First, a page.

Whilst full order books mean the construction industry is likely to remain busy in 2008, the impact of the credit crunch on new developments remains to be seen, according to a report compiled by project and cost consultancy Davis Langdon.
It indicates that tender price inflation rose by five per cent in the Midlands region over the last year due to strong workload and an increase in the prices of materials and labour.
Construction materials prices rose by 4.5 per cent in the first eight months with timber seeing the biggest gains as world demand redirected supplies away from the UK.
Fabricated structural steel prices rose 19 per cent over the year to August whilst stainless steel prices, peaking in June after more than doubling in 18 months, have fallen back 20 per cent in response to a sharp fall in nickel prices.
"Other materials prices may be more restrained this year than last but with oil breaking new records, manufacturers could be facing new input cost rises, and that may presage a new round of higher than usual price increases in the new year," said Peter Fordham, of Davis Langdon, author of the report.
The forecast also shows that the value of new work rose by more than £3 billion over the last two years, led by high office and housing activity with the strongest housing growth in the north, whilst London dominated the office market.
However, whilst new orders surged ahead in the first half of the year, seven per cent higher than the previous year and 14 per cent up on 2005, figures for July and August were a cause for concern, down from the first half.
This followed the FTSE in July recording its sharpest one-day fall since September 11, 2001.
Next year's rise in activity is expected to be led by private commercial work, particularly offices, whilst retail growth will be muted but the leisure sector boosted by the Olympics.
"We need to ask ourselves whether July and August's downturn in new orders will be magnified by the credit crunch," continued Mr Fordham.
"Offices and housing gave the industry its biggest fillip for two years and these are the areas most at risk.
"With house prices declining in some areas and mortgage applications down, private housebuilding is anticipated to reduce next year.
"Buy-to-let landlords may benefit from the change to capital gains tax but with higher mortgage rates and funding less readily available, this market may have peaked."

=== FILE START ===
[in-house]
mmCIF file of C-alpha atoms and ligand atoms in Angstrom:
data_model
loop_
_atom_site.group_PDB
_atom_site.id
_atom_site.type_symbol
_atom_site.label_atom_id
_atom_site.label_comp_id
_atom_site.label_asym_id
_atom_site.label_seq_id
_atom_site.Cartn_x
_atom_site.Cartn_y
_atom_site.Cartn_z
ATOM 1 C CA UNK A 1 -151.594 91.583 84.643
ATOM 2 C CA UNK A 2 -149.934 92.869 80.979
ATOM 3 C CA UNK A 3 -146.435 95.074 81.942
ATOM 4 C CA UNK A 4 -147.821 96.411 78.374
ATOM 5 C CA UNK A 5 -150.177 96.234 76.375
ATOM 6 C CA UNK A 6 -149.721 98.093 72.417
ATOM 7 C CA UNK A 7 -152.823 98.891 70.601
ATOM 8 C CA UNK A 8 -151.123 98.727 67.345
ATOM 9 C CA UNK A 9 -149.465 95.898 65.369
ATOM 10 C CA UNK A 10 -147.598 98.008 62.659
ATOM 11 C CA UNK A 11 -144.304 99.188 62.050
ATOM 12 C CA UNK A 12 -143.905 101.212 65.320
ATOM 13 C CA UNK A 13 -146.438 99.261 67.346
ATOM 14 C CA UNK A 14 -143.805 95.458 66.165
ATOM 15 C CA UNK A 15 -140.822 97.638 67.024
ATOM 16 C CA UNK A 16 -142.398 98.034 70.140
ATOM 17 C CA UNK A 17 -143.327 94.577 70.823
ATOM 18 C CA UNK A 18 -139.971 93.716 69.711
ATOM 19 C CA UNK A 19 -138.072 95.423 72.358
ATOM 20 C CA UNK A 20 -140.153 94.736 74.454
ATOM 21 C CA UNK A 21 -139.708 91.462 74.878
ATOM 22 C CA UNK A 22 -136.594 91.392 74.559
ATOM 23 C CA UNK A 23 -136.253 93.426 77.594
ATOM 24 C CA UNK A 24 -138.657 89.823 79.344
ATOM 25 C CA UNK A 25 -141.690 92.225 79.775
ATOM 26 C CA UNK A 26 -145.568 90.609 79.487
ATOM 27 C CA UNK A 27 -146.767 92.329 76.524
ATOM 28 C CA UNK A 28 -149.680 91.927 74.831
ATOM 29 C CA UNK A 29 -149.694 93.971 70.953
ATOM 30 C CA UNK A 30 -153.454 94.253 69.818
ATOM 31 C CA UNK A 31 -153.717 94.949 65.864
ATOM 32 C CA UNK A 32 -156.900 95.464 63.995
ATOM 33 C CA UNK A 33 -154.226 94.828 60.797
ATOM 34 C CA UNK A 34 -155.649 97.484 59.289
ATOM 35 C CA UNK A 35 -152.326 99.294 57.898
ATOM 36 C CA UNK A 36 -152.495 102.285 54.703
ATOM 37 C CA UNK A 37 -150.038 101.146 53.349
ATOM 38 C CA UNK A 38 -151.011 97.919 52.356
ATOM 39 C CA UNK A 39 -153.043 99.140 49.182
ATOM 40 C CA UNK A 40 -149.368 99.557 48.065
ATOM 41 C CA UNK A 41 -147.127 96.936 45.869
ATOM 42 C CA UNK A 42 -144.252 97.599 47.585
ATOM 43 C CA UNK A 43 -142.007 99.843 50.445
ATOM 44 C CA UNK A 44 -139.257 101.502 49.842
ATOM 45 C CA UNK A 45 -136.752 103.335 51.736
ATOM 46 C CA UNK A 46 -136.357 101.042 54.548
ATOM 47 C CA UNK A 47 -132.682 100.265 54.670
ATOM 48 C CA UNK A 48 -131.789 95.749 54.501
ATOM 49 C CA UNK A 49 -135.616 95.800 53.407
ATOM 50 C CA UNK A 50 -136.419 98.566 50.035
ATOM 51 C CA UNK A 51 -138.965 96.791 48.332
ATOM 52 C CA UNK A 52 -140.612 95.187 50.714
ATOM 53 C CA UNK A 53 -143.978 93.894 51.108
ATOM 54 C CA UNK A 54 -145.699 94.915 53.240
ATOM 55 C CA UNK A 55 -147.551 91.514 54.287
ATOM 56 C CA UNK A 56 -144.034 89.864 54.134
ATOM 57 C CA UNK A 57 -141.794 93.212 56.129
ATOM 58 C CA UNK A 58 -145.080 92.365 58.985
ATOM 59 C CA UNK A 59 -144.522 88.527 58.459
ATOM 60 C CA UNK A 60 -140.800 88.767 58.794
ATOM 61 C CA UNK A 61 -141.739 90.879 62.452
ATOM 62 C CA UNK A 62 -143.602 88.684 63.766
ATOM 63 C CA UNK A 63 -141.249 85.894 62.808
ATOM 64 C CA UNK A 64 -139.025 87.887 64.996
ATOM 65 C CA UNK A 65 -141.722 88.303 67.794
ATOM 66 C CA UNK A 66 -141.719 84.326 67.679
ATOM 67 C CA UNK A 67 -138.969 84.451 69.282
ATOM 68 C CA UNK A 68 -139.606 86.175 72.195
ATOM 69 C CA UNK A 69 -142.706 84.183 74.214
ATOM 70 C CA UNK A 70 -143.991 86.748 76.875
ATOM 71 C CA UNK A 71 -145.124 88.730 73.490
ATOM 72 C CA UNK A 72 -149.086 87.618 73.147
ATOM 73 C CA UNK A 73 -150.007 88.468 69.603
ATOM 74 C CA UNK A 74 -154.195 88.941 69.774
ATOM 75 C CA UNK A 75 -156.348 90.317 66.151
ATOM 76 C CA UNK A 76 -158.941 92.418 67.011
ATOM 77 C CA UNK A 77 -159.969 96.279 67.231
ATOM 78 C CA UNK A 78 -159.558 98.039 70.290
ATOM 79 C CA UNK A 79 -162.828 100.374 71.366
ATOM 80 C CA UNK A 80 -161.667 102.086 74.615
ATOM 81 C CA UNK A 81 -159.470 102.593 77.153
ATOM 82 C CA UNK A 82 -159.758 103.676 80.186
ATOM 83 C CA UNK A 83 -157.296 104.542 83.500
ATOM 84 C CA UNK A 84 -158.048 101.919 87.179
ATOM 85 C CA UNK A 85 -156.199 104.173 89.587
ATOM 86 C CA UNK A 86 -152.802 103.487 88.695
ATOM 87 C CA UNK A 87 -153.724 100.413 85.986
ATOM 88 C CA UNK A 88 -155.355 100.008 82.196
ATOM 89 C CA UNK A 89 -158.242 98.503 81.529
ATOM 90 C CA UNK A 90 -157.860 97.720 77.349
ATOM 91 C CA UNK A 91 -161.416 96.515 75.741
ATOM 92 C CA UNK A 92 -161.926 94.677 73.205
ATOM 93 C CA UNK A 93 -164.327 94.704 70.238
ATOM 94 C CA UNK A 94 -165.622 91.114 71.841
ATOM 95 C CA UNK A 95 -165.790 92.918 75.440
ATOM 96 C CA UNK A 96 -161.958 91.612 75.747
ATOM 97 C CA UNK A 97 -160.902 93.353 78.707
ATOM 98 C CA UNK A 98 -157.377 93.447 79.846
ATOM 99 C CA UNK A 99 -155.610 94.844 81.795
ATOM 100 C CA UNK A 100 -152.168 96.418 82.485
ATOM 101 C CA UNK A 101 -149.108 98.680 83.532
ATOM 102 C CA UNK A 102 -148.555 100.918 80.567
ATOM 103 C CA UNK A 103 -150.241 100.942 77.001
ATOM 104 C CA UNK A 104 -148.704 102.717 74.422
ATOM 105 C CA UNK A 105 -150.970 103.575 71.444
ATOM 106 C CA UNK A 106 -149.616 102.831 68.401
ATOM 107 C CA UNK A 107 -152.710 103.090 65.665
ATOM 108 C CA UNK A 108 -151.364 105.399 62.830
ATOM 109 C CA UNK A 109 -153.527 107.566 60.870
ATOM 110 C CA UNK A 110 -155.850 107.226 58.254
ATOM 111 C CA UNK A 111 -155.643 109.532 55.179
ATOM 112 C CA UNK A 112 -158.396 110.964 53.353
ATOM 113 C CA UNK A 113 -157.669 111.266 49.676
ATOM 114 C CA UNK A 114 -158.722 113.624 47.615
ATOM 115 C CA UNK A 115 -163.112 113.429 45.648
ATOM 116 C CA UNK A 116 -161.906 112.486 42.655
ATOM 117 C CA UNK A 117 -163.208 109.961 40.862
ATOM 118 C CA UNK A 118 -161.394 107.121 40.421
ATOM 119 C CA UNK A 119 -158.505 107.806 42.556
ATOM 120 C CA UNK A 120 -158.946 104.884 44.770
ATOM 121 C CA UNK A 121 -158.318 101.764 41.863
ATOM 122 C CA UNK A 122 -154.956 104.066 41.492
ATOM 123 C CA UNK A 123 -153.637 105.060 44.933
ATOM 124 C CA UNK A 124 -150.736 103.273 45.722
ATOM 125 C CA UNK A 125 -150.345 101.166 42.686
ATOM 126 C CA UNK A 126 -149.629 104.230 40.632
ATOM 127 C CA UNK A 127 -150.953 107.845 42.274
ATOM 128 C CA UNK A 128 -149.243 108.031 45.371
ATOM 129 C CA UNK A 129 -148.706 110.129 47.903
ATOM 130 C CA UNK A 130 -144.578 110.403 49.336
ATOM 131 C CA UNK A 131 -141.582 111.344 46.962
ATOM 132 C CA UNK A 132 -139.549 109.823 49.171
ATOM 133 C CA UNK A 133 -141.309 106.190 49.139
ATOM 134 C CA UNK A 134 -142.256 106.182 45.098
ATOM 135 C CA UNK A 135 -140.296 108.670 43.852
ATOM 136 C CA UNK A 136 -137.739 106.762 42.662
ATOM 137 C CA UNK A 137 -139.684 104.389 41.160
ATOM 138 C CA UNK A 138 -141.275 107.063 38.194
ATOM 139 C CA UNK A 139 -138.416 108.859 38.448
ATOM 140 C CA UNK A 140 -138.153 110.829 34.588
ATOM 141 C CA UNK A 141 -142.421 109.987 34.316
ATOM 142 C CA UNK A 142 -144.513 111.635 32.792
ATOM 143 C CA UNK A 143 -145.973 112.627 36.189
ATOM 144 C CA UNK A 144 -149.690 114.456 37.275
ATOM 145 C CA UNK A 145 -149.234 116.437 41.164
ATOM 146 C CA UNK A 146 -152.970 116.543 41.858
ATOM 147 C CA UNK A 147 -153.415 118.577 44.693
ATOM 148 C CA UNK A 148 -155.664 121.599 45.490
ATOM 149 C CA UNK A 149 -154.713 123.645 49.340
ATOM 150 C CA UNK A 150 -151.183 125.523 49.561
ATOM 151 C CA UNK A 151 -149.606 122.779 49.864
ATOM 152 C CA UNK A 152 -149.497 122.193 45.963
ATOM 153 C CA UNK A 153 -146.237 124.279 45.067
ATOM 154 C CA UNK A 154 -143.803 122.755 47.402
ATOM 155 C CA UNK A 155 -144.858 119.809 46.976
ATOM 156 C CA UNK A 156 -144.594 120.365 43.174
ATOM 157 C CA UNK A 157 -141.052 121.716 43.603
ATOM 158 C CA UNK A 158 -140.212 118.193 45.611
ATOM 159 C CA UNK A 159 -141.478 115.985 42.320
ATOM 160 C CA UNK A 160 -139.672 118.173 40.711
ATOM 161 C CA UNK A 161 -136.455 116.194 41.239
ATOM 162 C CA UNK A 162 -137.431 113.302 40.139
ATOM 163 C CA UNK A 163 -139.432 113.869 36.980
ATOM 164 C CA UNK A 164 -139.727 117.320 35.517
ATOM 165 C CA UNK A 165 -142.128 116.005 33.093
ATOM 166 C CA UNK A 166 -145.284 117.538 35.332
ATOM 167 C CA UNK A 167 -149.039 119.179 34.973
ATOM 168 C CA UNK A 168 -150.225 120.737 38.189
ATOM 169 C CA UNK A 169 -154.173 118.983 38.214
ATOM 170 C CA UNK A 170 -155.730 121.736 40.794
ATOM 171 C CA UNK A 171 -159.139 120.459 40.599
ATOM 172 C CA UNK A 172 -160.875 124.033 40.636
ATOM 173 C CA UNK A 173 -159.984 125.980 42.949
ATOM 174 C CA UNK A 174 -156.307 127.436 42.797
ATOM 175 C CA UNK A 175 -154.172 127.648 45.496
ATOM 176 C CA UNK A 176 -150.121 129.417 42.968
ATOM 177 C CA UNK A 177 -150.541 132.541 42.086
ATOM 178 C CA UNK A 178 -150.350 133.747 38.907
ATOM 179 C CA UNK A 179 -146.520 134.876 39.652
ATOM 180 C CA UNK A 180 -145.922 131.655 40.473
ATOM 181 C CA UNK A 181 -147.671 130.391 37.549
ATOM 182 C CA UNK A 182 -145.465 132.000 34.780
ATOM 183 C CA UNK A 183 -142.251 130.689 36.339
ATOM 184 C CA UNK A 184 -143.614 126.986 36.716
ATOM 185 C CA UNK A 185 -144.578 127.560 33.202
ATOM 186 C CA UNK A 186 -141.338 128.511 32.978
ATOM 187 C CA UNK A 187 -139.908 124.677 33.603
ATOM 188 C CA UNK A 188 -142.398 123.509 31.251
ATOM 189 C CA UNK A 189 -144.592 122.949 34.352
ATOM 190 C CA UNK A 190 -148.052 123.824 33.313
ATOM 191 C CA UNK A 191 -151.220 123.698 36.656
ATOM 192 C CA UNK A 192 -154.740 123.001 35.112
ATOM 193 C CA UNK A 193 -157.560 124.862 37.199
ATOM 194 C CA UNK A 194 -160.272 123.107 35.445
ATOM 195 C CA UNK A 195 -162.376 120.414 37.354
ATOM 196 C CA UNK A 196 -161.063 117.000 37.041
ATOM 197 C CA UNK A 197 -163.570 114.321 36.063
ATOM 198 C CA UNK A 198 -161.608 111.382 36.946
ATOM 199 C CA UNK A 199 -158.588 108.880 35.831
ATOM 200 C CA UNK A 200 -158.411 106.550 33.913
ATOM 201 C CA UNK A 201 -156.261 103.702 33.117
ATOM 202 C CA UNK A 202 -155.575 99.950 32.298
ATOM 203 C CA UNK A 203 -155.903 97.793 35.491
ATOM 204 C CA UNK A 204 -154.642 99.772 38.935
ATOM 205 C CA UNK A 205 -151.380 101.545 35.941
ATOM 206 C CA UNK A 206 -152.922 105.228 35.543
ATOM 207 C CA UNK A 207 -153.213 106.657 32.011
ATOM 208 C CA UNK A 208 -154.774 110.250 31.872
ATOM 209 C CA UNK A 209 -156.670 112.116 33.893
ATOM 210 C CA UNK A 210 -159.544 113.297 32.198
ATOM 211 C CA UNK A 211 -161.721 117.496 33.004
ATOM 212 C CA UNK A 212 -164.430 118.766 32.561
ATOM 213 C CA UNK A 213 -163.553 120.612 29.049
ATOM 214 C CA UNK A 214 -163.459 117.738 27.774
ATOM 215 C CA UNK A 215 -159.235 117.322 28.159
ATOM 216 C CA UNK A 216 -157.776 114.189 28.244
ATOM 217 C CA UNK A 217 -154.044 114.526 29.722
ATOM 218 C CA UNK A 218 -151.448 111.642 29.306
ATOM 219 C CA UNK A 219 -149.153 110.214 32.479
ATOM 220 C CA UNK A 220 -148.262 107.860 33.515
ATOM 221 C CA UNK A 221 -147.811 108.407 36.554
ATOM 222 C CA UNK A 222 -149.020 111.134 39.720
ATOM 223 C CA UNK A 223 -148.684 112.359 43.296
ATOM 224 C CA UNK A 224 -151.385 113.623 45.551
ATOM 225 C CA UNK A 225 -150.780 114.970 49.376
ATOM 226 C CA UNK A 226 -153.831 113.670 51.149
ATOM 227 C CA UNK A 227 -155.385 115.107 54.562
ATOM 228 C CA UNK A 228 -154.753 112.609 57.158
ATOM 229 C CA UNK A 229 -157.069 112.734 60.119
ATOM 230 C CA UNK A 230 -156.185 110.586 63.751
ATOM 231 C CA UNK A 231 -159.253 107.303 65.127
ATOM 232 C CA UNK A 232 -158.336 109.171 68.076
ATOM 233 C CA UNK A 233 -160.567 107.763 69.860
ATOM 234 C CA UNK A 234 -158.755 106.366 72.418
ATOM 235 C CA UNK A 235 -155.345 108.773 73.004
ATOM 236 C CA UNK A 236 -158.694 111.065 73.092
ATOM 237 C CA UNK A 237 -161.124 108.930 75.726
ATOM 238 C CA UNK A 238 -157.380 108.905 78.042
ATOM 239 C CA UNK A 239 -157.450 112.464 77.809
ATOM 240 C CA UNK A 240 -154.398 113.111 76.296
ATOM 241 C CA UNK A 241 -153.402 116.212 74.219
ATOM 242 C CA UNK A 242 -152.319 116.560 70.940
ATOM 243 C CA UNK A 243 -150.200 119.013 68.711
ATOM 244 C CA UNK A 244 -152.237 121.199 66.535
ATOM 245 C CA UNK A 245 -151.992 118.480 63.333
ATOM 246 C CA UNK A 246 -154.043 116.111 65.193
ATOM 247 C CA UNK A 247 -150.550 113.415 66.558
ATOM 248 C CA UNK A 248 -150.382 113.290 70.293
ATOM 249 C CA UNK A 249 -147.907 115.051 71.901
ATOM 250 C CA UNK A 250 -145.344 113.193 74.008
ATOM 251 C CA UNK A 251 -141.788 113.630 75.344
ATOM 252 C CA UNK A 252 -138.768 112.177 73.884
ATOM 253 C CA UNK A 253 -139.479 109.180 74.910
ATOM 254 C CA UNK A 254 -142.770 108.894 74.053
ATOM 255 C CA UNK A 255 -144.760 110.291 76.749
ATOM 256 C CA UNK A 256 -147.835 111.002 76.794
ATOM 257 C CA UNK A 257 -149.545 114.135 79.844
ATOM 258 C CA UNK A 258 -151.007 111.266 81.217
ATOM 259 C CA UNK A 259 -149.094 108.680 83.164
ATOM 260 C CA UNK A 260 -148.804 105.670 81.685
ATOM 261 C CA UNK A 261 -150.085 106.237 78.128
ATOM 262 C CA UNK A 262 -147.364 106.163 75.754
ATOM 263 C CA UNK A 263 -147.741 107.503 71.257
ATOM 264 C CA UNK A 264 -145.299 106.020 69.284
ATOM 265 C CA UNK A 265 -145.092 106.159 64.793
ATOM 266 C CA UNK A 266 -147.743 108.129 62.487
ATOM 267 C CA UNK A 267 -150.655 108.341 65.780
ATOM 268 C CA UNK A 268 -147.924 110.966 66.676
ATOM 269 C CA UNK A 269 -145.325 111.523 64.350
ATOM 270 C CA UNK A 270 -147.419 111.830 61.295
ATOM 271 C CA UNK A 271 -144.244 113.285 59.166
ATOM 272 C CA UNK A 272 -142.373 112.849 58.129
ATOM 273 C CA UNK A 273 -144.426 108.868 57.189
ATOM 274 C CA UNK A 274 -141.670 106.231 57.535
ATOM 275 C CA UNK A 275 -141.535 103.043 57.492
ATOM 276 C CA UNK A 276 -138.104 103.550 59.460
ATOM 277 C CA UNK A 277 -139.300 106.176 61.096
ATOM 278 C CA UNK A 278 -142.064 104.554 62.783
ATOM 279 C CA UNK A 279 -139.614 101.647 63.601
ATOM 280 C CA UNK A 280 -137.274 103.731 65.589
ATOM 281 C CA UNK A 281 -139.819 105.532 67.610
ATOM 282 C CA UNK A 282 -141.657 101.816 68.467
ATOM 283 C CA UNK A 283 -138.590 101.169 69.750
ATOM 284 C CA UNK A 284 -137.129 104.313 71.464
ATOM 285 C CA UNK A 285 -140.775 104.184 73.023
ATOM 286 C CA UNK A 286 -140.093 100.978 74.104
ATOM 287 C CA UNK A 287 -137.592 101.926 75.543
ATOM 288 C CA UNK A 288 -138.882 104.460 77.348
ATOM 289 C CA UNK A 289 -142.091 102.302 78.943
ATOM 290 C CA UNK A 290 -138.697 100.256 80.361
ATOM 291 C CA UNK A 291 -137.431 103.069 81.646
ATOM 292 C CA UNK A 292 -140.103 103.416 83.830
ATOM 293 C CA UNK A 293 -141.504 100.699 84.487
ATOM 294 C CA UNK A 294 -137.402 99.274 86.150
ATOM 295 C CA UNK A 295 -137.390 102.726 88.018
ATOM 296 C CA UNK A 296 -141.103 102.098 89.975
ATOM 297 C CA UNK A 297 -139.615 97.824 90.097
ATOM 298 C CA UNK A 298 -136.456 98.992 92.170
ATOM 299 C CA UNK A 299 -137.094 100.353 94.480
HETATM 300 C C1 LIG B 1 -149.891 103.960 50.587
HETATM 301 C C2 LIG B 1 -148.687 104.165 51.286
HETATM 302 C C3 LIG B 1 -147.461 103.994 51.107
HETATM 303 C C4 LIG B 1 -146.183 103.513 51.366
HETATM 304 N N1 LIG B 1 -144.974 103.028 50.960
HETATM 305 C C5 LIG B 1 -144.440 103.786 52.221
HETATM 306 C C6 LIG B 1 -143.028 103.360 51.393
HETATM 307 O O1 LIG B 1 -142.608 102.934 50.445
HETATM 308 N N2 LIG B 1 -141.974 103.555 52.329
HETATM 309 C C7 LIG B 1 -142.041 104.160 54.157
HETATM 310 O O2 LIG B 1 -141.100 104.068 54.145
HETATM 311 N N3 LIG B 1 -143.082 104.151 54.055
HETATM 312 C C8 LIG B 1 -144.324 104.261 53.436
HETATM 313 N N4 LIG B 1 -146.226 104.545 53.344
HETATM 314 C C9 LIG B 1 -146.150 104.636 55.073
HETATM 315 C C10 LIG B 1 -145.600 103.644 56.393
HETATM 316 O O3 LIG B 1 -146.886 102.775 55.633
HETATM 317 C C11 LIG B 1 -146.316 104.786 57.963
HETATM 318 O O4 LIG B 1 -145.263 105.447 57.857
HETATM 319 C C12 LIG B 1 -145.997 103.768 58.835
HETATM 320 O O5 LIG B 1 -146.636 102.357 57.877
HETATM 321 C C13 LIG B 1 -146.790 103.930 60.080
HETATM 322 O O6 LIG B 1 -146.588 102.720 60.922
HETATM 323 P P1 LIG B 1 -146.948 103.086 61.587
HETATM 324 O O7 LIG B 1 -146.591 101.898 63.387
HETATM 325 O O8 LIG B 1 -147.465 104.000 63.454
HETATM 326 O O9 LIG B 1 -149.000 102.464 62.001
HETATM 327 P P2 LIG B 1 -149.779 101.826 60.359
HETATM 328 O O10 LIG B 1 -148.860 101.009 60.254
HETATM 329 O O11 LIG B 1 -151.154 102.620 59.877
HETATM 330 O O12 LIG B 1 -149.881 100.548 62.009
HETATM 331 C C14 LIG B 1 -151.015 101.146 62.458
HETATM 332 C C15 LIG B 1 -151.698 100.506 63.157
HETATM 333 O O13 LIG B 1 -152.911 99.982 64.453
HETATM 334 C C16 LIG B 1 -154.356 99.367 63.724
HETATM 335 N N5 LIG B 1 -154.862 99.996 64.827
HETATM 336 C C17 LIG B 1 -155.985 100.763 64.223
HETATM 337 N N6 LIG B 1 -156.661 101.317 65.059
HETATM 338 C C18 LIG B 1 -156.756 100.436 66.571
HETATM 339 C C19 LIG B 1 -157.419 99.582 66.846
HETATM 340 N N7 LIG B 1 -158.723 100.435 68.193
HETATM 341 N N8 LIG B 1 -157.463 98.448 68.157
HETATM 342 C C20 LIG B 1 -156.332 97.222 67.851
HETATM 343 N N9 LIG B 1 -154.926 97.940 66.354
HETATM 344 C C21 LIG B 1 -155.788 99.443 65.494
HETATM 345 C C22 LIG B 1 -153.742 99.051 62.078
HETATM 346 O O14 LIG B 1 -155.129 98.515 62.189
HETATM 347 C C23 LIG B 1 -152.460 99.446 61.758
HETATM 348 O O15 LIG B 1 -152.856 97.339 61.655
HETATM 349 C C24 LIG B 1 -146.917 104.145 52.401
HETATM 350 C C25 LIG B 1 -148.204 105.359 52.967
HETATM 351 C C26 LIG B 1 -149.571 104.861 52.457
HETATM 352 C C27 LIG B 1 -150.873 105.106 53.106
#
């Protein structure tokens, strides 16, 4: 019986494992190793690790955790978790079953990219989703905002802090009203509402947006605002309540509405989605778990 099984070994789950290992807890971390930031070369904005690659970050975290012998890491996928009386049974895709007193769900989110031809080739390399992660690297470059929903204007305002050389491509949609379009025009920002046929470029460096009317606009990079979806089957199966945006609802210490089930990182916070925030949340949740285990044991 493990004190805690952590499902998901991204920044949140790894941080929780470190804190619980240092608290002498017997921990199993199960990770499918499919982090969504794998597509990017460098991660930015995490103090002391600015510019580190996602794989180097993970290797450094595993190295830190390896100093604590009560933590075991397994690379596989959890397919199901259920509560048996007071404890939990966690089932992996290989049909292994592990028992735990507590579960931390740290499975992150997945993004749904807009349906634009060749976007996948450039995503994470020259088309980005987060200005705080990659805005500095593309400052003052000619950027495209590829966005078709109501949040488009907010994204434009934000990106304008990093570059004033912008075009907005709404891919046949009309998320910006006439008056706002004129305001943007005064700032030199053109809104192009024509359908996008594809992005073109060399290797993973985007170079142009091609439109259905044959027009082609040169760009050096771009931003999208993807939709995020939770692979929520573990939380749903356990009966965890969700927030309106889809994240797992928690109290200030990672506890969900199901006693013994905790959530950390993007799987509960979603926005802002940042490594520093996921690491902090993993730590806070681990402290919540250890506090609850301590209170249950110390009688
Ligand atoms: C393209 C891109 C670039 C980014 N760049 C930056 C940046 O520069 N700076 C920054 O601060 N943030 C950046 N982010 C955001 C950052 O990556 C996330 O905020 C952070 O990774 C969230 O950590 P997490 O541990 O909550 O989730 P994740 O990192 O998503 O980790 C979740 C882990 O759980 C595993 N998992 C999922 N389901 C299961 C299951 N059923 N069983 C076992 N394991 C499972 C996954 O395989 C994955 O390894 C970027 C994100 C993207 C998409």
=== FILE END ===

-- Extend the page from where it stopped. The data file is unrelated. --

David Ainsley, of Davis Langdon's bank and finance group, added: "My team has noted clear signs of nervousness among banks as regards the funding of private sector residential developments, including the withdrawal of facilities at short notice."
To what extent the private commercial side will be affected by the credit crunch remains to be seen as viability was sometimes already coming under question as costs rose. Tighter, more expensive finance has added another burden.
London is the only sector reporting office rental growth; retail capital values are falling and rental growth is weak.
As consumer spending falls, the retail sector is likely to suffer further. However, the private sector is not the only area to suffer. The public sector is not immune.
Mr Ainsley said: "Pricing of long-term debt for PFIs has risen by over 25 base points in recent weeks; this has made deals more difficult to close."
For the moment, developers are continuing to drive projects forward and prices, particularly in London, remain volatile.
In due course, a tighter funding regime may result in less viable projects failing to make it to site, but contractors will have full order books into 2008, ensuring the industry remains busy.
David Langdon's office in Birmingham is working on a number of major projects including Eastside Park and change management for the Youth Hostel Association and De Montfort University's Faculty of Business and Law.
The firm has worked on a number of high profile projects including Tate Modern and Eden Project Cornwall.